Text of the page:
1-MYTH: Severe COPD Is A Death Sentence
FACT:You can’t reverse severe COPD, but it doesn’t mean your life is over, either. People who stop smoking, get plenty of exercise, and take good care of themselves often have a good prognosis, says Dr. Edelman. With the right medication and lifestyle changes, you can manage your COPD and live an active life.
2-MYTH: COPD Happens Only To Older People
FACT:People are often diagnosed with COPD in their 50s and 60s. However, these diagnoses are relatively late, when symptoms are so pronounced they can no longer be ignored, says Dr. Edelman. In fact, COPD can begin in your 40s (and in rare cases your 20s and 30s).
3-Myth: COPD and asthma are the same.
Fact: While many symptoms of COPD and asthma are alike — coughing, wheezing, shortness of breath — they’re not identical. One key difference is people with COPD usually experience symptoms around the clock, while asthma sufferers only have attacks when environmental conditions trigger them.
4-MYTH: Shortness Of Breath Is The Main Symptom
FACT:People with COPD can also have coughing, wheezing, and a tight feeling in their chest, but shortness of breath is often the first sign. They may feel winded going up stairs or realize they need to catch their breath more than others. People with COPD tend to be more susceptible to frequent colds and are likely to struggle with recurring bouts of the flu.
5-MYTH: Exercise Is Impossible If You Have Severe COPD
FACT:Shortness of breath can make exercise more difficult. But exercise is an important part of treating COPD. According to Dr. Edelman, exercise doesn’t change the lungs. Instead, it improves the way the heart pumps blood and muscles take oxygen out of the blood, making the whole system more efficient.
6-MYTH: COPD Is Rare
FACT:The sad fact is COPD is the fourth leading cause of death in the U.S. after heart disease, cancer, and stroke. It turns out your lungs are a precious resource — just like your heart — and need to be protected throughout your life. Just like heart disease, Severe COPD can be silent for many years, until it’s nearly too late.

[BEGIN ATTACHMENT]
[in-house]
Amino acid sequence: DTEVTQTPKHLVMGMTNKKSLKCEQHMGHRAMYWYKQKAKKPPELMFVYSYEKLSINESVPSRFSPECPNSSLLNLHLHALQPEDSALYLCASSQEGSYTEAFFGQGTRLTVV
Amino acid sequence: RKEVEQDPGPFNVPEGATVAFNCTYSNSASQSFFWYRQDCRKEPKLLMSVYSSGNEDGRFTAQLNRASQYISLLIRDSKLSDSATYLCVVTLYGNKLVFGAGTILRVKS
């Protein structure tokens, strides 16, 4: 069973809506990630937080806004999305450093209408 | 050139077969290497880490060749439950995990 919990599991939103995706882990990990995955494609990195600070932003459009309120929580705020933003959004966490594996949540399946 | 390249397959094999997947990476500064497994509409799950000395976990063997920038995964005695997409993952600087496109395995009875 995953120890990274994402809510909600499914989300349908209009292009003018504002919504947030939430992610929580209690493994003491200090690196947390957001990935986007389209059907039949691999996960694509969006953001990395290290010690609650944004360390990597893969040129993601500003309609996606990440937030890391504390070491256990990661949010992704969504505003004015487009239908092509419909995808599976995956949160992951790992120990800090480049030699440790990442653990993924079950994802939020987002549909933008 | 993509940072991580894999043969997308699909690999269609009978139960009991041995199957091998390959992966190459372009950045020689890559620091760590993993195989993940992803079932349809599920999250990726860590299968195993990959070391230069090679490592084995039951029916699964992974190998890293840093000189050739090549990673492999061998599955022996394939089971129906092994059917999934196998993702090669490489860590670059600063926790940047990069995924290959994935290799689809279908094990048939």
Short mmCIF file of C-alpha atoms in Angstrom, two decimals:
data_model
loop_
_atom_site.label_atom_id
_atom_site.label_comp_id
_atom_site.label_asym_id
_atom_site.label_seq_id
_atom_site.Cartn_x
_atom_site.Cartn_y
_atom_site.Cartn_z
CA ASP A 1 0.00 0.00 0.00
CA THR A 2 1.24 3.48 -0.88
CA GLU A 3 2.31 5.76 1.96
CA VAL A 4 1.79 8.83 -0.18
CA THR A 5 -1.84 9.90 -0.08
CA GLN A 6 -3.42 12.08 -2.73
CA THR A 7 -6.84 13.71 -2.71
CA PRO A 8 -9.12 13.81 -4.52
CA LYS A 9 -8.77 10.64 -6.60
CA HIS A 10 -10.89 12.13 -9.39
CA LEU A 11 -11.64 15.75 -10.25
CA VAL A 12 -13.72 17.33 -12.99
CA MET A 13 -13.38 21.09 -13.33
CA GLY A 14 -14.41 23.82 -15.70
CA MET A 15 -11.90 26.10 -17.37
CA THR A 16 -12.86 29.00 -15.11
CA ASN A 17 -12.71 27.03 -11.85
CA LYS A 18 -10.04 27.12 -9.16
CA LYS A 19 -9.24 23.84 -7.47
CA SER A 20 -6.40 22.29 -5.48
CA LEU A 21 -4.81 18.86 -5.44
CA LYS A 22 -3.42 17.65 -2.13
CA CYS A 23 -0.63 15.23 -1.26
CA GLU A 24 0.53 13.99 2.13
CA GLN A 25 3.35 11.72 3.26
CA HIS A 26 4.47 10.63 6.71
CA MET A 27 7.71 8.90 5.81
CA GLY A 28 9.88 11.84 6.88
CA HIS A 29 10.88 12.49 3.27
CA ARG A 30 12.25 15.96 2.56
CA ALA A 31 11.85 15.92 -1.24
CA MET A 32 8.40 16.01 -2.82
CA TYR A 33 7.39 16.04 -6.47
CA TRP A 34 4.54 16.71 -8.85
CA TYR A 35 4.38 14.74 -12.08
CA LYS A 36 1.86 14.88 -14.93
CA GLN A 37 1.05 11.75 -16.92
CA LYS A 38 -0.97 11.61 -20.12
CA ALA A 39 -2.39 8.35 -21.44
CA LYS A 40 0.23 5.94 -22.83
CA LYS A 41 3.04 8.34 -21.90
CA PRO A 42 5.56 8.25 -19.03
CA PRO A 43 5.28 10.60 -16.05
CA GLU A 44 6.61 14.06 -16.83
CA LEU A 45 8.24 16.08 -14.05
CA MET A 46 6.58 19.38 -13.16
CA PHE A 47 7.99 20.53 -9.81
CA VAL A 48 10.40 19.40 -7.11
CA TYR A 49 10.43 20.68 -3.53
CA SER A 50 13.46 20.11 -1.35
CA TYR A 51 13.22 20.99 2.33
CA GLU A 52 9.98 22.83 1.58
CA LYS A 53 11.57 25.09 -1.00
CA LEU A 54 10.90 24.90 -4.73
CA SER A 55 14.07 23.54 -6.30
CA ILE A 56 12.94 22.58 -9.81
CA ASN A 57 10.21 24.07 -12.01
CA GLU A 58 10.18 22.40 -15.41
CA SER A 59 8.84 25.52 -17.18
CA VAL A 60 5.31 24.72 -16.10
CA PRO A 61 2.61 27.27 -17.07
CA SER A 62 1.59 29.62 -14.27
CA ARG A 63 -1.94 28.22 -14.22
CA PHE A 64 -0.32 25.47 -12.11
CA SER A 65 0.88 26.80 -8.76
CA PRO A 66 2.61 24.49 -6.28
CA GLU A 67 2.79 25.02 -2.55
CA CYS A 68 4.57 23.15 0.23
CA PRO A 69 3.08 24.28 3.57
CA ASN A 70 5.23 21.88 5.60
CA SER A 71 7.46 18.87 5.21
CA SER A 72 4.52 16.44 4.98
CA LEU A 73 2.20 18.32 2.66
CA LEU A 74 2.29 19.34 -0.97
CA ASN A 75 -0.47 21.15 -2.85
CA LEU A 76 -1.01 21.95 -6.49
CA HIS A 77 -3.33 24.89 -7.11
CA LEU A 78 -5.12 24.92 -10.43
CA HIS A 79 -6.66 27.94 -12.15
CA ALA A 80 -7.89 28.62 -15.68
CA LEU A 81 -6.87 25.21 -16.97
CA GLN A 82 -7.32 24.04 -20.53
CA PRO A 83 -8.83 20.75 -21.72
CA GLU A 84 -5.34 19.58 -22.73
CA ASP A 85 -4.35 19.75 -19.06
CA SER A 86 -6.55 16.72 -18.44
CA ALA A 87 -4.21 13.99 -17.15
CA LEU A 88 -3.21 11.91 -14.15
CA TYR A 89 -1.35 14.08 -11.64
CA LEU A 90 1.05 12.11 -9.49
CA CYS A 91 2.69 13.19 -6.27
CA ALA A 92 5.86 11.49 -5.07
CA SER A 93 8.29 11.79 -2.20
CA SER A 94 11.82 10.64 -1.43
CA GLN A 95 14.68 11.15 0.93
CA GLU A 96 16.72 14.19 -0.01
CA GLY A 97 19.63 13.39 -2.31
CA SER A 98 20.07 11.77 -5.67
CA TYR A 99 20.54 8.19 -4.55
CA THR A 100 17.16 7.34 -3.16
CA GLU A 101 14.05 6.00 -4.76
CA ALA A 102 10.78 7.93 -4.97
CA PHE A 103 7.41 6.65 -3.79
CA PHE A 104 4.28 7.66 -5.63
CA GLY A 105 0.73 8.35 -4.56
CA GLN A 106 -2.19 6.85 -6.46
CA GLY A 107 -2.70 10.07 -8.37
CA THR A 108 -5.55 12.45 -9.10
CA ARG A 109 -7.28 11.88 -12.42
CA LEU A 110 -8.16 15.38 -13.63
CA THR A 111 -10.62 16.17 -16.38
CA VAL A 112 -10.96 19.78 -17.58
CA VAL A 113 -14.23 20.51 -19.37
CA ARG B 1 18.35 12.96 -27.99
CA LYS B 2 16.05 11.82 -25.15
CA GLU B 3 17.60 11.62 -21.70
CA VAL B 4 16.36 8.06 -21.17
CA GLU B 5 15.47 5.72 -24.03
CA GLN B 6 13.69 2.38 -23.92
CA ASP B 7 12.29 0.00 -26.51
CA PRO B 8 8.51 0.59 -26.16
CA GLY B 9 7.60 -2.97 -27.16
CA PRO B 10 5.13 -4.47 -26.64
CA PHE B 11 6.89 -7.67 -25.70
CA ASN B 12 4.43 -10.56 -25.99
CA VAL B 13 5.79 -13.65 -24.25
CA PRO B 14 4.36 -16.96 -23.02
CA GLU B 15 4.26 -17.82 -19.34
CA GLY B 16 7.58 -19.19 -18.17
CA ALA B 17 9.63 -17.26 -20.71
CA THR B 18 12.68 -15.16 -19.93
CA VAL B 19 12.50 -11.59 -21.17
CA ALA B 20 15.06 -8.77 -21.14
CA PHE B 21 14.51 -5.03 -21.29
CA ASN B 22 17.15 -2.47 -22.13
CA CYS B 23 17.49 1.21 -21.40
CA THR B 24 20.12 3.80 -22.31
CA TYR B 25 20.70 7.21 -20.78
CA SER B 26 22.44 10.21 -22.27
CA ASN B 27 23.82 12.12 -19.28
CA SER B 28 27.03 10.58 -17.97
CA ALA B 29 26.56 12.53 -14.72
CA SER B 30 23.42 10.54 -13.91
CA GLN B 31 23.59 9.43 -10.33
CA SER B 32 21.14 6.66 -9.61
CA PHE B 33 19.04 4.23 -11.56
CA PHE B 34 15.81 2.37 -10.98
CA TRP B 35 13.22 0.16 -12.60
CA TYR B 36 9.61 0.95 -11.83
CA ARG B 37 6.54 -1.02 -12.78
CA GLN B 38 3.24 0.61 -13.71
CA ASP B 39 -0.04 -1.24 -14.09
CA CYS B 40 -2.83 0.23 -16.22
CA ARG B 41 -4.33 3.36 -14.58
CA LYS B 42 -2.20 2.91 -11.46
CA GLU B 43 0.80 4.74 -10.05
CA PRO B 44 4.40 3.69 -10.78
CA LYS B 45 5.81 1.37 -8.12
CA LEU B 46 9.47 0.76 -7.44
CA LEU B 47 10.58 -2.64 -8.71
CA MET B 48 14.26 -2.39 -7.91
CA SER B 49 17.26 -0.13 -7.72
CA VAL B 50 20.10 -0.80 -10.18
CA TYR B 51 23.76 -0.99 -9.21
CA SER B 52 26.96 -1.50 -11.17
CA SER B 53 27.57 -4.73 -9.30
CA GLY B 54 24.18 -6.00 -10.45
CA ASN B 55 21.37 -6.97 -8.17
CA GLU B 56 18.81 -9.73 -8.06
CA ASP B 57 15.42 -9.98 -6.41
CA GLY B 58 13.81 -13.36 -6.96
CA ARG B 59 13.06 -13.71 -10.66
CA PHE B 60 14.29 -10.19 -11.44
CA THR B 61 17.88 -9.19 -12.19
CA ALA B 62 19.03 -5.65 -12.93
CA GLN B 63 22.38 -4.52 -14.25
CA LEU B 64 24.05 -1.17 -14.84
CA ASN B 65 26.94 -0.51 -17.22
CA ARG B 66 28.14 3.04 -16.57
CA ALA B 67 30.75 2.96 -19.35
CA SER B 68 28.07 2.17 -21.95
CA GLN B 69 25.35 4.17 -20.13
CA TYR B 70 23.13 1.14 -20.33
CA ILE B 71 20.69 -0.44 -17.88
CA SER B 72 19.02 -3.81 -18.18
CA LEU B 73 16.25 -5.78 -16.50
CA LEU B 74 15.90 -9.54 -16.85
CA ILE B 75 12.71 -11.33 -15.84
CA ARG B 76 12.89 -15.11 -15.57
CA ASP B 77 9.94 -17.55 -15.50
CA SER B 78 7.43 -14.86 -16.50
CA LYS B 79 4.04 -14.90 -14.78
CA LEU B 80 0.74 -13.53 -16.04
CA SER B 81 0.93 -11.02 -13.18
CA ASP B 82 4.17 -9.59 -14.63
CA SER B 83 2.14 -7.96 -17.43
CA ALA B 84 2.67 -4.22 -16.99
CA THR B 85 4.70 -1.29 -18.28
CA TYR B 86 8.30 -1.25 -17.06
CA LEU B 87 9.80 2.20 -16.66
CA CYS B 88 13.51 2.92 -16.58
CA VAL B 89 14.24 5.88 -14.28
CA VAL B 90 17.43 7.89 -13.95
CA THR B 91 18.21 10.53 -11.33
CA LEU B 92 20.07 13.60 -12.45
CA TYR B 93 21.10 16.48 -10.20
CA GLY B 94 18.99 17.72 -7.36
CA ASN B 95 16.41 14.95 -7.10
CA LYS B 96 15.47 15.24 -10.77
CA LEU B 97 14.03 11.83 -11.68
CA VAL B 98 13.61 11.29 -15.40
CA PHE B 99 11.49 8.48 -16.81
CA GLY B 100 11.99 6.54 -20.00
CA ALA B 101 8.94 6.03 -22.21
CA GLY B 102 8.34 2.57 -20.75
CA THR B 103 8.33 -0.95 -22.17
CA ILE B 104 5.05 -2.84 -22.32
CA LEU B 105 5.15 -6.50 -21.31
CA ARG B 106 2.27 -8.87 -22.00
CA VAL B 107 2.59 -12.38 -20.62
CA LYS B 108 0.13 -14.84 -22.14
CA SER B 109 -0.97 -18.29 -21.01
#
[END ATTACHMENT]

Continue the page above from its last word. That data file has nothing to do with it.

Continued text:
7-MYTH:COPD Is Incurable
FACT:COPD isn’t curable, but it is treatable. You can’t reverse the damage to lung tissue, but you can slow down the destruction and manage the Severe COPD. The best thing a smoker can do is quit, and everyone should try to prevent infections. Get a flu shot and a pneumonia vaccine.
9-MYTH:Early Diagnosis Helps
FACT:It is crucial to catch Severe COPD early to prevent more damage to the lungs. Most people blame shortness of breath on aging or being out of shape. Barry Make, M.D., a pulmonologist and codirector of the COPD program at National Jewish Health, in Denver, says people often realize they can’t perform activities like they used to; walking on the golf course or carrying
10-MYTH: It’s Too Late To Quit Smoking
FACT:It is never too late to quit smoking and potentially ward off COPD, says Dr. Make. Even if you’ve already been diagnosed with Severe COPD, don’t give up the quitting-smoking battle. (Most smokers will tell you they thought they could never quit, but just kept trying until they finally succeeded.)
11-MYTH: COPD Only Affects The Lungs
FACT:COPD can also cause high blood pressure and can increase your risk of heart disease. As with any chronic, incurable disease, depression often comes into play, too. The right medication, lifestyle changes, and emotional support can help you deal with these COPD-related issues.
12-Myth: COPD is only contracted by men.
Fact: Of the more than 12 million Americans who have been diagnosed with Severe COPD, slightly more than half are women. The condition affects both genders.
13-Myth: Breathlessness is simply a sign of aging.
Fact: While this is partially true, breathlessness could be a symptom of something serious. If you experience Severe COPD symptoms, don’t ignore them. Talk to your doctor as soon as possible and ask about being tested for the disease.
14-Myth: A sedentary lifestyle is fine.
Fact: While being inactive helps you avoid breathlessness, it’s important to get up and moving to live a happy, active life with Severe COPD. The more you do, the more energy you’ll have for the daily tasks and pastimes you truly enjoy.source